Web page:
Use of CUSUM methods for water-quality monitoring in storages

R. Mac Nally, B.T. Hart

    Research output: Contribution to journalArticle

    18 Citations (Scopus)

    Abstract

    There is a variety of methods used for monitoring environmental variables for the detection of ‘unacceptable' levels, such as for compliance conditions. In this paper, we consider the utility of a statistical technique used for many years in industrial process controlcumulative sum or CUSUMin monitoring water-quality trends within large storages such as reservoirs. By using simulations and realistic values for total phosphorus concentrations, we show the sensitivity of CUSUM schemes to six kinds of trends in quality through time. The six trends are as follows:  (a) on target; (b) off target; (c) midpoint (halfway between a and b); (d) ramping change (increasing from a to b over 5 years); (e) weakly autocorrelated series; and (f) strongly autocorrelated series. We study the performance of the CUSUM method in relation to ‘average run lengths' (ARLs) before a warning is triggered and the probabilities of spurious warnings (type-I statistical errors) or failing to detect changes in water quality that are deemed to be unsatisfactory. We conclude that in reasonably buffered systems, such as large storages, the CUSUM technique may be a potentially important way of monitoring water quality that also permits rapid response to serious increases in nutrient concentrations.
    Original languageEnglish
    Pages (from-to)2114-2119
    Number of pages6
    JournalEnvironmental Science and Technology
    Volume31
    Issue number7
    DOIs
    Publication statusPublished - 1997

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    Water quality
    water quality
    Monitoring
    monitoring
    environmental monitoring
    Phosphorus
    Nutrients
    compliance
    phosphorus
    nutrient
    simulation
    method
    trend
    detection
    industrial process
    Compliance

    Cite this

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    title = "Use of CUSUM methods for water-quality monitoring in storages",
    abstract = "There is a variety of methods used for monitoring environmental variables for the detection of ‘unacceptable' levels, such as for compliance conditions. In this paper, we consider the utility of a statistical technique used for many years in industrial process controlcumulative sum or CUSUMin monitoring water-quality trends within large storages such as reservoirs. By using simulations and realistic values for total phosphorus concentrations, we show the sensitivity of CUSUM schemes to six kinds of trends in quality through time. The six trends are as follows:  (a) on target; (b) off target; (c) midpoint (halfway between a and b); (d) ramping change (increasing from a to b over 5 years); (e) weakly autocorrelated series; and (f) strongly autocorrelated series. We study the performance of the CUSUM method in relation to ‘average run lengths' (ARLs) before a warning is triggered and the probabilities of spurious warnings (type-I statistical errors) or failing to detect changes in water quality that are deemed to be unsatisfactory. We conclude that in reasonably buffered systems, such as large storages, the CUSUM technique may be a potentially important way of monitoring water quality that also permits rapid response to serious increases in nutrient concentrations.",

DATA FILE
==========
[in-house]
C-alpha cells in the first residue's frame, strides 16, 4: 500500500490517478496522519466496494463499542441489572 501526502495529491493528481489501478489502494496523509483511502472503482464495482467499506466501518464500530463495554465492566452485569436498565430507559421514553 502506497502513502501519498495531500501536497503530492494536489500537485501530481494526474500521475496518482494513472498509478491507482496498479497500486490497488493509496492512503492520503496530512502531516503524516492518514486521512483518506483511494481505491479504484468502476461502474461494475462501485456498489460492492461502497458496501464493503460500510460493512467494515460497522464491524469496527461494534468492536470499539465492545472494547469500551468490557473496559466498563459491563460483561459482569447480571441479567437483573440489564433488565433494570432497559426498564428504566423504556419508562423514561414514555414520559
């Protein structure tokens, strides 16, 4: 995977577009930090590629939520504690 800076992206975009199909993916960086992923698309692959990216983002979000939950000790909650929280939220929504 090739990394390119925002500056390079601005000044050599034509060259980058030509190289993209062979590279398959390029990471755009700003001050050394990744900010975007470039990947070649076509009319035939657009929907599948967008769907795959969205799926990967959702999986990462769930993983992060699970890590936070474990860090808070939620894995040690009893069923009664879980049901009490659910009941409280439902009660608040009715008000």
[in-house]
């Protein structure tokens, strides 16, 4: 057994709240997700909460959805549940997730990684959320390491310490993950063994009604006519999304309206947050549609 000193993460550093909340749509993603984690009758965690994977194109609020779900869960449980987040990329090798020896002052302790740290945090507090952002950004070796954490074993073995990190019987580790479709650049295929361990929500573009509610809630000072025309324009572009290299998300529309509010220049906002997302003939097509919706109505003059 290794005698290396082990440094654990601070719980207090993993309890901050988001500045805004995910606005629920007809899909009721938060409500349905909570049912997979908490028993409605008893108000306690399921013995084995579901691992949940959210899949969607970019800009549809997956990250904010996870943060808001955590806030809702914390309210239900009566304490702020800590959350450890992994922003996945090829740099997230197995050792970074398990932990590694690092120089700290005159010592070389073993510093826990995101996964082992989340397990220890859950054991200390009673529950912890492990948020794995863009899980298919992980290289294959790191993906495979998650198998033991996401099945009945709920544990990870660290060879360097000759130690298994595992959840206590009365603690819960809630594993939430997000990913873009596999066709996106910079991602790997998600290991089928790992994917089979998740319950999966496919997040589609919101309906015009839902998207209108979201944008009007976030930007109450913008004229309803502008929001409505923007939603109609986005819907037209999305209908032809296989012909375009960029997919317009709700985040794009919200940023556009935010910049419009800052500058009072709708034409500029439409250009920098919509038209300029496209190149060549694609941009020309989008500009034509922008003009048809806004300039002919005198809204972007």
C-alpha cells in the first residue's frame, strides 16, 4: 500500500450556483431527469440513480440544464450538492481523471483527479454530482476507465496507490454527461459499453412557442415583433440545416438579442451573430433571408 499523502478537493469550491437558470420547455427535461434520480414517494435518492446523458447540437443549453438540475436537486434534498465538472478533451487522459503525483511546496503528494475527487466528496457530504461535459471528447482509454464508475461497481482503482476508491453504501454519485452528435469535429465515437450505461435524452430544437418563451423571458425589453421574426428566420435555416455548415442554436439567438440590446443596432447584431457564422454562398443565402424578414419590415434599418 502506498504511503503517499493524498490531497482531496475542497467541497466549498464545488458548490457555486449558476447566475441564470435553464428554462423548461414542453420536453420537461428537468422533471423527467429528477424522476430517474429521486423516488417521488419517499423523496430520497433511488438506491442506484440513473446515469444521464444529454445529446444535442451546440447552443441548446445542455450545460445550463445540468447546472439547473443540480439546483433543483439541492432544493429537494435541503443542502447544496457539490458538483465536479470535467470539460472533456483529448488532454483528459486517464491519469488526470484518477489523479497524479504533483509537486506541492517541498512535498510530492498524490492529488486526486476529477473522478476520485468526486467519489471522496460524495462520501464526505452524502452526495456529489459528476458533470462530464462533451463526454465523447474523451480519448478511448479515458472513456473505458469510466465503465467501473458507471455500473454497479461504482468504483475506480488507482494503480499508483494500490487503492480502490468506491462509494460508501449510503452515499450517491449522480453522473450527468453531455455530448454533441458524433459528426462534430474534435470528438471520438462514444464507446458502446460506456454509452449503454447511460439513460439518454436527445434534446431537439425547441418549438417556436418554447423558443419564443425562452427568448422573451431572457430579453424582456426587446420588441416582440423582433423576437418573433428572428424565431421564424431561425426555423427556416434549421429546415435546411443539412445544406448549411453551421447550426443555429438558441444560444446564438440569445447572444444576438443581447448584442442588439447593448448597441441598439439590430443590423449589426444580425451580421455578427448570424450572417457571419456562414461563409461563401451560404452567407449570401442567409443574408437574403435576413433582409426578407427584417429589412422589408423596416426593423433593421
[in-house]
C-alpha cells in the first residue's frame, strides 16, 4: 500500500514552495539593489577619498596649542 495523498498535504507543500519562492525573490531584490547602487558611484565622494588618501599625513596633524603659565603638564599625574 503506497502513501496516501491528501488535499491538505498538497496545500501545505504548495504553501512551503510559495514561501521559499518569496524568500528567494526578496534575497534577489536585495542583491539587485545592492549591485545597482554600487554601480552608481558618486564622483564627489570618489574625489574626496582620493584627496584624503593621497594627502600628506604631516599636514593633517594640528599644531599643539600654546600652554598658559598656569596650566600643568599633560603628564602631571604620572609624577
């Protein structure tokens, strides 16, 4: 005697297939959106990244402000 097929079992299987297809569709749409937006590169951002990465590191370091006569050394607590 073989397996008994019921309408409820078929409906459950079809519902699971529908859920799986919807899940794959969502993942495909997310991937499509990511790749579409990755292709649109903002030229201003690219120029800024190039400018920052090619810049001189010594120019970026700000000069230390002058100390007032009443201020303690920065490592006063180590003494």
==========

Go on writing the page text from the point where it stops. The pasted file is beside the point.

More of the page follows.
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    Use of CUSUM methods for water-quality monitoring in storages. / Mac Nally, R.; Hart, B.T.

    In: Environmental Science and Technology, Vol. 31, No. 7, 1997, p. 2114-2119.

    Research output: Contribution to journalArticle

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    AU - Mac Nally, R.

    AU - Hart, B.T.

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    AB - There is a variety of methods used for monitoring environmental variables for the detection of ‘unacceptable' levels, such as for compliance conditions. In this paper, we consider the utility of a statistical technique used for many years in industrial process controlcumulative sum or CUSUMin monitoring water-quality trends within large storages such as reservoirs. By using simulations and realistic values for total phosphorus concentrations, we show the sensitivity of CUSUM schemes to six kinds of trends in quality through time. The six trends are as follows:  (a) on target; (b) off target; (c) midpoint (halfway between a and b); (d) ramping change (increasing from a to b over 5 years); (e) weakly autocorrelated series; and (f) strongly autocorrelated series. We study the performance of the CUSUM method in relation to ‘average run lengths' (ARLs) before a warning is triggered and the probabilities of spurious warnings (type-I statistical errors) or failing to detect changes in water quality that are deemed to be unsatisfactory. We conclude that in reasonably buffered systems, such as large storages, the CUSUM technique may be a potentially important way of monitoring water quality that also permits rapid response to serious increases in nutrient concentrations.

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